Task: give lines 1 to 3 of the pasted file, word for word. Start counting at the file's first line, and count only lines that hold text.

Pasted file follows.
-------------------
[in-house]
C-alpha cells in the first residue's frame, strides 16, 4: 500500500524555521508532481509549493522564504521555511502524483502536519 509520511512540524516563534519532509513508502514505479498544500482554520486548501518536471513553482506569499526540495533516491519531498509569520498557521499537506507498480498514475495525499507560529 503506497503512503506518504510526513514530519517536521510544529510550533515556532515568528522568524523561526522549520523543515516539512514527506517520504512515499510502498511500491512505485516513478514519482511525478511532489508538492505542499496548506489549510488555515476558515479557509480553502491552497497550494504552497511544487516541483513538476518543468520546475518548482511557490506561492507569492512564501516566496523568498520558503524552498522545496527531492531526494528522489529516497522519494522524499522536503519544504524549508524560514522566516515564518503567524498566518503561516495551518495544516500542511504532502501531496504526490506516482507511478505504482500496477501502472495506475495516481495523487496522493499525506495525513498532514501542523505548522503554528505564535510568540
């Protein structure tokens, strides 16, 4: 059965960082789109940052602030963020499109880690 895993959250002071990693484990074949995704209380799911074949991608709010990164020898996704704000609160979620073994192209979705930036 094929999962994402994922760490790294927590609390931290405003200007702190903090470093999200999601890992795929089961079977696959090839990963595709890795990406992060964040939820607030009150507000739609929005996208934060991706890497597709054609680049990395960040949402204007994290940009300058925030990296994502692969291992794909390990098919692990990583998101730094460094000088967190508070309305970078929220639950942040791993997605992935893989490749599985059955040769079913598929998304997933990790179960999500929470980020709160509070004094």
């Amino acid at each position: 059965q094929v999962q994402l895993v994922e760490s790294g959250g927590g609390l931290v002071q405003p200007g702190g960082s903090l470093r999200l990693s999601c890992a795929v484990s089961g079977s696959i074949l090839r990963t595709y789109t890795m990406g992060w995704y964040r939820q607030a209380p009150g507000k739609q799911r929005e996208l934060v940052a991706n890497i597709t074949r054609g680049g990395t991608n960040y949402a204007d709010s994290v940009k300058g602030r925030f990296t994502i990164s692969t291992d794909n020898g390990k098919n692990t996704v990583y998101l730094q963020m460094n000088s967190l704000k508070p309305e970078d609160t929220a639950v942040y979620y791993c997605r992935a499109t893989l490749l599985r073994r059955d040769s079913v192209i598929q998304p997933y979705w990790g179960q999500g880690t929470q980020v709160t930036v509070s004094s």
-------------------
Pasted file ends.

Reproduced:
[in-house]
C-alpha cells in the first residue's frame, strides 16, 4: 500500500524555521508532481509549493522564504521555511502524483502536519 509520511512540524516563534519532509513508502514505479498544500482554520486548501518536471513553482506569499526540495533516491519531498509569520498557521499537506507498480498514475495525499507560529 503506497503512503506518504510526513514530519517536521510544529510550533515556532515568528522568524523561526522549520523543515516539512514527506517520504512515499510502498511500491512505485516513478514519482511525478511532489508538492505542499496548506489549510488555515476558515479557509480553502491552497497550494504552497511544487516541483513538476518543468520546475518548482511557490506561492507569492512564501516566496523568498520558503524552498522545496527531492531526494528522489529516497522519494522524499522536503519544504524549508524560514522566516515564518503567524498566518503561516495551518495544516500542511504532502501531496504526490506516482507511478505504482500496477501502472495506475495516481495523487496522493499525506495525513498532514501542523505548522503554528505564535510568540
């Protein structure tokens, strides 16, 4: 059965960082789109940052602030963020499109880690 895993959250002071990693484990074949995704209380799911074949991608709010990164020898996704704000609160979620073994192209979705930036 094929999962994402994922760490790294927590609390931290405003200007702190903090470093999200999601890992795929089961079977696959090839990963595709890795990406992060964040939820607030009150507000739609929005996208934060991706890497597709054609680049990395960040949402204007994290940009300058925030990296994502692969291992794909390990098919692990990583998101730094460094000088967190508070309305970078929220639950942040791993997605992935893989490749599985059955040769079913598929998304997933990790179960999500929470980020709160509070004094």